An old friend said that she noticed I have “always been attracted to power.” This friend often provides insightful and accurate observations, so her comment gave me pause. I stopped to consider what she said, to examine myself and my tendencies, checking to see if what she said was true.
Checking included searching my files for documents that include the word “power.” The first result was my personal mission statement, one of the points of which is “Strive not to have power over, but to develop your power to be.” This is based on a concept that has long been in my mind, the idea that there are two kinds of power: the power over, and the power to be and do.
Another search result was an e-mail I had written to a friend in February of 2004, in which I wrote, “True power is the power to do and be, not power over anyone. It is only power over oneself that is real. The rest is an illusion. I see part of my power as the ability to tell the truth, to cut through to the hidden things, and helping people to feel empowered themselves.” More recently, I told another friend, that, “Our power over ourselves is all we truly have. If we can master our own minds, respond to situations appropriately–rather than react–we have all the power we can ever have.”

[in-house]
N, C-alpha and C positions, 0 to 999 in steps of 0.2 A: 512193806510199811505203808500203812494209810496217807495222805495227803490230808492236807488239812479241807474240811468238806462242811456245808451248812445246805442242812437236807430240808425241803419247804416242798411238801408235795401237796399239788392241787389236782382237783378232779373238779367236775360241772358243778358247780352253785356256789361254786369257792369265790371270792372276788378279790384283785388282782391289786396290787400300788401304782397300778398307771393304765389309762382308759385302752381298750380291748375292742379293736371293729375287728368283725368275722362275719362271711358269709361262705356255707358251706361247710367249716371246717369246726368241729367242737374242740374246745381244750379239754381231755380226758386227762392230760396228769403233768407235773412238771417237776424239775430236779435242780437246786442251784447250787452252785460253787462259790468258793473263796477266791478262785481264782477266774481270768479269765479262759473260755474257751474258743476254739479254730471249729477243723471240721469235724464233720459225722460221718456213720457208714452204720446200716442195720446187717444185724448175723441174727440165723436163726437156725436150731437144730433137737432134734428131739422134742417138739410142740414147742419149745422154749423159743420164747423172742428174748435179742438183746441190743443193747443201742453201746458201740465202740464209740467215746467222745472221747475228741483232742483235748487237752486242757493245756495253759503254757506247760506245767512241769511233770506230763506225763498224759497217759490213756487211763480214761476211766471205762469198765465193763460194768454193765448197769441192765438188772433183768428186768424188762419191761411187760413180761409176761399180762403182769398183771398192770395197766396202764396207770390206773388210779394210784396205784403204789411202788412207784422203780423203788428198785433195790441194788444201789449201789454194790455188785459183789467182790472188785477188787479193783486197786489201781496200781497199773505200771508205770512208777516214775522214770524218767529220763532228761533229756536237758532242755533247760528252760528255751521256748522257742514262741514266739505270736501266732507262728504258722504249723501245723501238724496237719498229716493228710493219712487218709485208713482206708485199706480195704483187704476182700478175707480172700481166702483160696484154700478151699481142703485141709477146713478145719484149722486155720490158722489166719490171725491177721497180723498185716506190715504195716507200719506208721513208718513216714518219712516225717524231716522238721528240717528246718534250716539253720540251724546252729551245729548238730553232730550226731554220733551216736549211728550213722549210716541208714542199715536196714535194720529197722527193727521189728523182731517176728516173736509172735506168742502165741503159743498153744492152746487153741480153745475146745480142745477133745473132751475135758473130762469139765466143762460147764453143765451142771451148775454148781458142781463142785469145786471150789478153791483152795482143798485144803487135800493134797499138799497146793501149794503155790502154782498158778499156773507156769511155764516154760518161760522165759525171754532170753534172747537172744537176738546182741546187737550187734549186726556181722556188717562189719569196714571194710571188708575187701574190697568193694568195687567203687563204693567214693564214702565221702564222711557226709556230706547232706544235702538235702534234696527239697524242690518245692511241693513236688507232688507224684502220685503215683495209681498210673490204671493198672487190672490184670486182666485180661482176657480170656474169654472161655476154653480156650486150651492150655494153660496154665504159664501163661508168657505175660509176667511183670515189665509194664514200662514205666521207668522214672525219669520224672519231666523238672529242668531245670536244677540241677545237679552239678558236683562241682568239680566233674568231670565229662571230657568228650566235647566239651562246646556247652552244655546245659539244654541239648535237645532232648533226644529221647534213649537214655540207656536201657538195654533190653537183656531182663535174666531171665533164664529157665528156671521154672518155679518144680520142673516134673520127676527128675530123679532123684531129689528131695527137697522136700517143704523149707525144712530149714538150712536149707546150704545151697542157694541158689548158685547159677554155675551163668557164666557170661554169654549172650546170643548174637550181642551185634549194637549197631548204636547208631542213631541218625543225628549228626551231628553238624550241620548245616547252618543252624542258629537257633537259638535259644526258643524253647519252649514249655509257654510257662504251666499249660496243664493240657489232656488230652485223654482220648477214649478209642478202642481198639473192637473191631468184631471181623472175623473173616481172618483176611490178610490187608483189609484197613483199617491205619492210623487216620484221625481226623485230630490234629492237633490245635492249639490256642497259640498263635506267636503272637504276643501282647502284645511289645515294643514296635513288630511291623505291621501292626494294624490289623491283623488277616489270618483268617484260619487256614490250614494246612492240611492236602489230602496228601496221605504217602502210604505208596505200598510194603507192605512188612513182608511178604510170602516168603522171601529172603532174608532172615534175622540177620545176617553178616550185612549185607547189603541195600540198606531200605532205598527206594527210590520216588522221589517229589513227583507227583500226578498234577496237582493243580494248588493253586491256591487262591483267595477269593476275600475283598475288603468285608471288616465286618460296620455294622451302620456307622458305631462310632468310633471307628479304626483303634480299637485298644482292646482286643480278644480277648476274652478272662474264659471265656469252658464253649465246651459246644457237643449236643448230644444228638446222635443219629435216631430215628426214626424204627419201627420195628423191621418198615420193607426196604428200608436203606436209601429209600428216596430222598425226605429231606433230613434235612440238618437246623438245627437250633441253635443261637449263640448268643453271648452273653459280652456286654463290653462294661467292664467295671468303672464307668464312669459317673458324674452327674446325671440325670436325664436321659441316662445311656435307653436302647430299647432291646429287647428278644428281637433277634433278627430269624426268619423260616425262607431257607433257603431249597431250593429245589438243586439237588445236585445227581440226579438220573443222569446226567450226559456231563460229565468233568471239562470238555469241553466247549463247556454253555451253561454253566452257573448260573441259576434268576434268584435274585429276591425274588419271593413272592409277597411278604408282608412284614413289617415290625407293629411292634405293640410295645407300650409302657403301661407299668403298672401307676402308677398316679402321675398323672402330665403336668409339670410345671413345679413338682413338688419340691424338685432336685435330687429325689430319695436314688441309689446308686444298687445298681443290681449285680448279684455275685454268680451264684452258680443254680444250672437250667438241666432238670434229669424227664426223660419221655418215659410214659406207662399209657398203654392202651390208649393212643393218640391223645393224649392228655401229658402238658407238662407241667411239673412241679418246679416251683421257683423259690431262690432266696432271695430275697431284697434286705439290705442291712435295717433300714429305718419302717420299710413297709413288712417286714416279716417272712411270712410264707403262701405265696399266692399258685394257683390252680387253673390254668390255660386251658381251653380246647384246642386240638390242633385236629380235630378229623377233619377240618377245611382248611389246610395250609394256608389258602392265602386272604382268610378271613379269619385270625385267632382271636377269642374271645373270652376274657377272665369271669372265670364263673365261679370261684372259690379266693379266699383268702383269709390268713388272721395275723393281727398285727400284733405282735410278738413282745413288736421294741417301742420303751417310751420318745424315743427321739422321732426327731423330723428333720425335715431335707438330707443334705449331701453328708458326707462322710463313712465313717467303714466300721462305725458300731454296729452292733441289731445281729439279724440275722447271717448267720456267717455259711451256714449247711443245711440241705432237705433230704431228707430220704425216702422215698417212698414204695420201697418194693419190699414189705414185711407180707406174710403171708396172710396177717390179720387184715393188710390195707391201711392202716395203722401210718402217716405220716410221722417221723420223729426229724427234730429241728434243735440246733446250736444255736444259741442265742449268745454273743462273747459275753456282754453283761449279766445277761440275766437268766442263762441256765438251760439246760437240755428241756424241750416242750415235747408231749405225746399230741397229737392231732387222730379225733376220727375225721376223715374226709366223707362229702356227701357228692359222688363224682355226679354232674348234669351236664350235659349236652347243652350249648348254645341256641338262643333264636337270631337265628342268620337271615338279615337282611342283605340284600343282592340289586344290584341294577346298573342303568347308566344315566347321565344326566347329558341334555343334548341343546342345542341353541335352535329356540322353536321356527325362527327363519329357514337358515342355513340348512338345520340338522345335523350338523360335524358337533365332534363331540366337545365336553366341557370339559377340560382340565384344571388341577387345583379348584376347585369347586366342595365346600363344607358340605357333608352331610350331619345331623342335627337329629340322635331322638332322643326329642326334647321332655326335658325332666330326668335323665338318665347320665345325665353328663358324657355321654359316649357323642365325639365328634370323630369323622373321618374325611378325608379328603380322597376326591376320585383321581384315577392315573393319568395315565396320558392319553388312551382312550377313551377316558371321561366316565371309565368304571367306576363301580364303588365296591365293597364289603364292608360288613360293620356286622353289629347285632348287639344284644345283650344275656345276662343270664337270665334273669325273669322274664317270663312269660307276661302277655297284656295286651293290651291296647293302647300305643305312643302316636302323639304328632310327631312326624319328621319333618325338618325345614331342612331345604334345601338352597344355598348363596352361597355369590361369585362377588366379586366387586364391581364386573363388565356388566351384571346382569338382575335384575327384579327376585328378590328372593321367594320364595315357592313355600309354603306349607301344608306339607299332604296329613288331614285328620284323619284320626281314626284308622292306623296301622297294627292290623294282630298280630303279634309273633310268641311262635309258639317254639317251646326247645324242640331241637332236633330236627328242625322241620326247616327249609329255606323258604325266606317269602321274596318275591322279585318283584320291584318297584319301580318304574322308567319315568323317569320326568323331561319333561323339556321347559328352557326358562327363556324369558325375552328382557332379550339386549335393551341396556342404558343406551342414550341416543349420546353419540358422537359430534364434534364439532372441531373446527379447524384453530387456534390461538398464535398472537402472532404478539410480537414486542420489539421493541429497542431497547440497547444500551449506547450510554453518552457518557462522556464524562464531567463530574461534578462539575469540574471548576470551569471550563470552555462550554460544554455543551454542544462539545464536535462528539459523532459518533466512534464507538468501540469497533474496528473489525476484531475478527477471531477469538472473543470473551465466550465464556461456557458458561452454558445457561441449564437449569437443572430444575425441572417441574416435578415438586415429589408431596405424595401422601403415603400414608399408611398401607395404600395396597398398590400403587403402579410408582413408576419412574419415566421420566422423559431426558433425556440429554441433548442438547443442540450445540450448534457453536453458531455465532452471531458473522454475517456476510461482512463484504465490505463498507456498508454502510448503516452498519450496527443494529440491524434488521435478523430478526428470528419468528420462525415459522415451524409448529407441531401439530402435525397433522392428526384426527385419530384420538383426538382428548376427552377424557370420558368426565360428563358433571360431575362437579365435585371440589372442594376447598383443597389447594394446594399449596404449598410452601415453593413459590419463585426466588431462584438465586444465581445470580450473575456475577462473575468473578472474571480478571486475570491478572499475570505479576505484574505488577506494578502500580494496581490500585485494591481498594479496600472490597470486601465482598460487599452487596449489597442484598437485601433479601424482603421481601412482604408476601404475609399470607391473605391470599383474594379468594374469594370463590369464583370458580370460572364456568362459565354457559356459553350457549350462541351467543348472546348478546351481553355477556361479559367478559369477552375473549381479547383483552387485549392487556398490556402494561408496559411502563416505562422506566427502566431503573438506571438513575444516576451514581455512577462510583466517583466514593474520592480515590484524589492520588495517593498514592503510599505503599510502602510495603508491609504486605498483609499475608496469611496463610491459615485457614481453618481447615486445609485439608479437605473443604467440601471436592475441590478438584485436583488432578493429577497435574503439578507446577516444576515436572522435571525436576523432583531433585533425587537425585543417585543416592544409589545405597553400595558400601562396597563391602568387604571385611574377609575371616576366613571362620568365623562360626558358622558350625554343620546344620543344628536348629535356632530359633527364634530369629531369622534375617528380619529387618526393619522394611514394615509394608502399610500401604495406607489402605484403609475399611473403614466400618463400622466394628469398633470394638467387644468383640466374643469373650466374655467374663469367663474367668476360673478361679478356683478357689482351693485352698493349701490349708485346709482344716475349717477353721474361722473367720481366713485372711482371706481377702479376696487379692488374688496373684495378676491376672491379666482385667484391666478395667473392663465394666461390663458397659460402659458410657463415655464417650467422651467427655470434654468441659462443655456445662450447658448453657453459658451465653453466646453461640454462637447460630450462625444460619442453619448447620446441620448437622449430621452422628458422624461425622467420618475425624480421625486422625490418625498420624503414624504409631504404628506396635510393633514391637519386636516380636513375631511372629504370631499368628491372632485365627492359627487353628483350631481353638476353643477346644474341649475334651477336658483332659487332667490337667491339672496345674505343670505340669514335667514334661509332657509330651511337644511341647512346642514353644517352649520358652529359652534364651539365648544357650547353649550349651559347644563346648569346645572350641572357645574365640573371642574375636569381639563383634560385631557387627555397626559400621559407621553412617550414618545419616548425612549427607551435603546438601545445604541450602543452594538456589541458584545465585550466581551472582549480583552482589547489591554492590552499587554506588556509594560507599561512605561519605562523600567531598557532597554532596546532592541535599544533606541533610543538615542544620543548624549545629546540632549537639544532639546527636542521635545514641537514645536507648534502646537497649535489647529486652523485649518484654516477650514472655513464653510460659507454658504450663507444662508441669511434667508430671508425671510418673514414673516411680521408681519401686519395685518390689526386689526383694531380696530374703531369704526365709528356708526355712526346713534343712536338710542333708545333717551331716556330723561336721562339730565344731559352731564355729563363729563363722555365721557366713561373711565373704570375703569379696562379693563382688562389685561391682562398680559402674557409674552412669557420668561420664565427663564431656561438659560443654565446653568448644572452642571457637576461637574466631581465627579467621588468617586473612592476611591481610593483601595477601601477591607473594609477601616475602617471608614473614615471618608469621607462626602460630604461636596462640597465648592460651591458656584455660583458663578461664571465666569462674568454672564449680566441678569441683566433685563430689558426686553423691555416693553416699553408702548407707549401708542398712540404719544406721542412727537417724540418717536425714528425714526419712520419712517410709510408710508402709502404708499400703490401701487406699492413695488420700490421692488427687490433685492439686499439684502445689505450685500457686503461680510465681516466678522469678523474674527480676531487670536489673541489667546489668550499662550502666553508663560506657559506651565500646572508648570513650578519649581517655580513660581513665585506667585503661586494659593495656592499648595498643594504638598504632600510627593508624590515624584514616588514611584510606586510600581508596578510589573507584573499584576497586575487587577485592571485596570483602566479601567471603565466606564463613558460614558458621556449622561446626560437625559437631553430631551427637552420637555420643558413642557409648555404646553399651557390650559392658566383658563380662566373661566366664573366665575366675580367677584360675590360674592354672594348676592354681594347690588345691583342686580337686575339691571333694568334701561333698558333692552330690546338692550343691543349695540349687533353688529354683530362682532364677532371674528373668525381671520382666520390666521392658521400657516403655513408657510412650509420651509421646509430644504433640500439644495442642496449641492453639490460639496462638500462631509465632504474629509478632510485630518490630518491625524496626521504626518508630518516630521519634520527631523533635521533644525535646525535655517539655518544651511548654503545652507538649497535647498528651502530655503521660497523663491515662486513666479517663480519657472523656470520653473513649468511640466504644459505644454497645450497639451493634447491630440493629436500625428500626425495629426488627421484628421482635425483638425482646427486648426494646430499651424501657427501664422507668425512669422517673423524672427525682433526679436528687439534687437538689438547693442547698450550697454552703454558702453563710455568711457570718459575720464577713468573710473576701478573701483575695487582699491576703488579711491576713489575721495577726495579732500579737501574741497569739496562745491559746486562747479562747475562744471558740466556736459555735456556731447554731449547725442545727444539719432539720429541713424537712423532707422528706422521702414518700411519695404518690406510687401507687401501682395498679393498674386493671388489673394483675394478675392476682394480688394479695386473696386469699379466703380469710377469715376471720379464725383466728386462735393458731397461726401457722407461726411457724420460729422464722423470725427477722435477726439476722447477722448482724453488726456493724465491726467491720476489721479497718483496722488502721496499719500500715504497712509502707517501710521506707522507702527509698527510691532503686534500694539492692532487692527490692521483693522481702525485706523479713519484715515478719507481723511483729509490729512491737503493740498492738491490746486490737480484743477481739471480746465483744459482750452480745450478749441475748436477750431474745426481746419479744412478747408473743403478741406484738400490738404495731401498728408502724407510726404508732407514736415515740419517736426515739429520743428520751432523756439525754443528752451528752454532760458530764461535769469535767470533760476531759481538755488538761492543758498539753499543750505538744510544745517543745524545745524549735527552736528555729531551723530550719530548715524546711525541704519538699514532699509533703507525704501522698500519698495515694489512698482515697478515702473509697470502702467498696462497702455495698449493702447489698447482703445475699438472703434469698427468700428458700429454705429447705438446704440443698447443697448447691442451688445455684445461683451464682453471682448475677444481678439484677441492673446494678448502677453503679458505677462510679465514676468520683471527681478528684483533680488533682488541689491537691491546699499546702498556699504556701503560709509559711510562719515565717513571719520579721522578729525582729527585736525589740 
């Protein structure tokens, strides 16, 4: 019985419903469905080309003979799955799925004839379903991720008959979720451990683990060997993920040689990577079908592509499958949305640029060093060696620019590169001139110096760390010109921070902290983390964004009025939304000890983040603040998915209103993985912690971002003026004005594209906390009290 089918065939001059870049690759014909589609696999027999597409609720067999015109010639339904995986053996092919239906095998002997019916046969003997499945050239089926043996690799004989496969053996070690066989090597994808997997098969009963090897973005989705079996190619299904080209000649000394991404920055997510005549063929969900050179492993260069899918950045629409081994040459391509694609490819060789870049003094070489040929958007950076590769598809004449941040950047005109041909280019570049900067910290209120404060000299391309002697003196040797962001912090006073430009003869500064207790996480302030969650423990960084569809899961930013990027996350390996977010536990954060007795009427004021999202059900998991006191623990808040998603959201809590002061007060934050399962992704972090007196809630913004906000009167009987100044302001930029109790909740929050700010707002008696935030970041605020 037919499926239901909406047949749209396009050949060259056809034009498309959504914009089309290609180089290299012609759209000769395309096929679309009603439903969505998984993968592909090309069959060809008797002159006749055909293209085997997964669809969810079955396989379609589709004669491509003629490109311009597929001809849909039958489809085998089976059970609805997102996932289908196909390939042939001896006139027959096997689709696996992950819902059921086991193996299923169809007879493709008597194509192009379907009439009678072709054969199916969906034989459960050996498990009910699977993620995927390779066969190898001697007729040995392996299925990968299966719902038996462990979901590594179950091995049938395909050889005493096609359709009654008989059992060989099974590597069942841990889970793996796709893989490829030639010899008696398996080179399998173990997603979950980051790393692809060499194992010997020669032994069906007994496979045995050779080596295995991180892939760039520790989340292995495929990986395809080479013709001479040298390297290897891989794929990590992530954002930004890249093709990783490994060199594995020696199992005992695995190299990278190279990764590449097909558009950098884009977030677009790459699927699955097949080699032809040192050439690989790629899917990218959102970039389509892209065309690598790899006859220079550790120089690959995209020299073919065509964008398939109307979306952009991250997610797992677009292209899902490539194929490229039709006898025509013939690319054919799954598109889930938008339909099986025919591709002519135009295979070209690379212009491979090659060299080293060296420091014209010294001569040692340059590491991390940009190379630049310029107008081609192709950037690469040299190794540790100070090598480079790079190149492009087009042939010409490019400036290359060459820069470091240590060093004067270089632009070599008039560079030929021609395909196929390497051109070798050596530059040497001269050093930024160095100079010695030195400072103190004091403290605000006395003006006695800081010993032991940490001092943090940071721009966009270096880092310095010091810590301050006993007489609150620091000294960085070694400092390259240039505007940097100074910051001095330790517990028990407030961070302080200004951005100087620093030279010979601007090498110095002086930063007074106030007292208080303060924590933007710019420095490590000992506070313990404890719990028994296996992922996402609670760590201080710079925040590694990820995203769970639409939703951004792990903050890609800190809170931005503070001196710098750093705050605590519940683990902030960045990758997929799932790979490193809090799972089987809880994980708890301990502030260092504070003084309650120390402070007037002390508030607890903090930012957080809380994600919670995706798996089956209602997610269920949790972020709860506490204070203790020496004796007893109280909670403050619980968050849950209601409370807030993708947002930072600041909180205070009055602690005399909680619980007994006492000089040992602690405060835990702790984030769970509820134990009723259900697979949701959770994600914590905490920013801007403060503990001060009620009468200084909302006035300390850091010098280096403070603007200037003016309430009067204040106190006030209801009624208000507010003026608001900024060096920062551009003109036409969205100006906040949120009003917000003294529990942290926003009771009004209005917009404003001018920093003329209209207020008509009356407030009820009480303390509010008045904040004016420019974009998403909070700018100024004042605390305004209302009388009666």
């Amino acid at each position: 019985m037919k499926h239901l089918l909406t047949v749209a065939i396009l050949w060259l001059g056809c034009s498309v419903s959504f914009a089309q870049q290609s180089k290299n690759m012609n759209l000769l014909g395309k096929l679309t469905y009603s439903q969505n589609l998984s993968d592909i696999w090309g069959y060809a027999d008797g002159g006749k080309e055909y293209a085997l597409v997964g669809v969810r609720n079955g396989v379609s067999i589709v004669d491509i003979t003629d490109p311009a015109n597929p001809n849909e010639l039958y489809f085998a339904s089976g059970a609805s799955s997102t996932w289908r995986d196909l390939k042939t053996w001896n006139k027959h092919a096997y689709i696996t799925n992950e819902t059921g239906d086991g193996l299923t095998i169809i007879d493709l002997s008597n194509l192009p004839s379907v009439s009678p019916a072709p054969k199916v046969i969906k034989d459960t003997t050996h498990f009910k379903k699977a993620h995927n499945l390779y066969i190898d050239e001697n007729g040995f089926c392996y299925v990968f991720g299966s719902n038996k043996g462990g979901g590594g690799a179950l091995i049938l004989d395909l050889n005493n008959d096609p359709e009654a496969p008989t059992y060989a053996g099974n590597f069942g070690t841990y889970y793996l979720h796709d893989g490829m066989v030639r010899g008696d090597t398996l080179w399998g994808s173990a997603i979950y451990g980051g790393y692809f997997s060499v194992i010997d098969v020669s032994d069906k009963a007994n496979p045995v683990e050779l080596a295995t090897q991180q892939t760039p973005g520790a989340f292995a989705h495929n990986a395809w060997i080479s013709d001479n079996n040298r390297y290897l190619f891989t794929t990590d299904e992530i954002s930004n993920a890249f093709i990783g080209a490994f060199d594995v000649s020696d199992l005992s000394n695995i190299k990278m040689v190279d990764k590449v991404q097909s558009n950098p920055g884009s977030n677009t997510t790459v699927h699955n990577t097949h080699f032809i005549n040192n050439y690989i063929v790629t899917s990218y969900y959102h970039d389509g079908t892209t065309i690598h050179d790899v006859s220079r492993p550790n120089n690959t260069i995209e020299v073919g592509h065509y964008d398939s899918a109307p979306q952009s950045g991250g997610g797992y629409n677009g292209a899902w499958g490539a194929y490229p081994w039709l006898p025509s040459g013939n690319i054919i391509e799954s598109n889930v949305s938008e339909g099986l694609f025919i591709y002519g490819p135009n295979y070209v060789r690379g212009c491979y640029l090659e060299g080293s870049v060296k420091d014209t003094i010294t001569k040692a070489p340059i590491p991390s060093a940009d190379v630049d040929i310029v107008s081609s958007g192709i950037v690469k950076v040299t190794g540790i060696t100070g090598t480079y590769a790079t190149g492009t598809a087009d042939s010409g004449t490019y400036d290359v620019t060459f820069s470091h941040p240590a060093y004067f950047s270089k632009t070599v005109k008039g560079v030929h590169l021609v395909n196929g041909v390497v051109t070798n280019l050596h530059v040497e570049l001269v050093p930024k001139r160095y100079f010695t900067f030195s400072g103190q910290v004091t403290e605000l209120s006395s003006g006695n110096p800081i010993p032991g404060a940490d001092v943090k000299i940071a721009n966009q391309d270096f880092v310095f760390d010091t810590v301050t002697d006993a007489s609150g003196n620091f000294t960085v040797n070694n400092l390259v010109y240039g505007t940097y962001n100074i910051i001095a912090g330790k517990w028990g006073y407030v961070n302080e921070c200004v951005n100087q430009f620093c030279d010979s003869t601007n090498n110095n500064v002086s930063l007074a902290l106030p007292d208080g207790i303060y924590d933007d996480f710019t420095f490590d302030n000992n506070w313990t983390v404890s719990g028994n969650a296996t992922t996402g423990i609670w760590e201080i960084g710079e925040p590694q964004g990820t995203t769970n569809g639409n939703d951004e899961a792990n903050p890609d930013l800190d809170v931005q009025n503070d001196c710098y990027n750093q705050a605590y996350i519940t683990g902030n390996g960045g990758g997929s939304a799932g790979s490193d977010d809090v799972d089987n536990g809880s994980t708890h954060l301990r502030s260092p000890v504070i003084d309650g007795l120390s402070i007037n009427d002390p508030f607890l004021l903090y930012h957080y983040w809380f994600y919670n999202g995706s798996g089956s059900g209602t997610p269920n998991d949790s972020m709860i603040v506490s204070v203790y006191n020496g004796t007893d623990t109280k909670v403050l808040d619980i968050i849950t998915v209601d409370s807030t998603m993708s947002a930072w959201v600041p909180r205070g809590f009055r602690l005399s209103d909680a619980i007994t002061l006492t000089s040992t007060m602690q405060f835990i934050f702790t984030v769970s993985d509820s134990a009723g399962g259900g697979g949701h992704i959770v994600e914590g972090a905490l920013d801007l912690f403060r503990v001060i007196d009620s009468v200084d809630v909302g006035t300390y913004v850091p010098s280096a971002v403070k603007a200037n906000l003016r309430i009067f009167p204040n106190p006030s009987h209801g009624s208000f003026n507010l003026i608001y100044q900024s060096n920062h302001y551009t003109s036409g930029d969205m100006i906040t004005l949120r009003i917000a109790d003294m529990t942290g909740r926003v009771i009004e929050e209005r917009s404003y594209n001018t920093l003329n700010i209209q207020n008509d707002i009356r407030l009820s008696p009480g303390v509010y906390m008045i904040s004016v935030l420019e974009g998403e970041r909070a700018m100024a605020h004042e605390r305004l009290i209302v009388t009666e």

John Bradshaw states that, in dysfunctional families and systems, the main unspoken operating rule is “Don’t think, don’t feel, don’t be.” These systems require that individuals do not have their own minds, feel and express their feelings, or be who they are. Groupthink, suppression of feelings, and lack of personal identity keep the system stable–and keeping the system stable is the priority. Having grown up in such a system, I agree with Bradshaw, and add to my definition of power that it includes the ability to think, feel, and be.
After the analysis, I must agree that my friend is correct once again. I am attracted to power; I am drawn to people who have the power to think, feel, be, and do.
(C) 2006, 2011 Shay Seaborne. All Rights Reserved.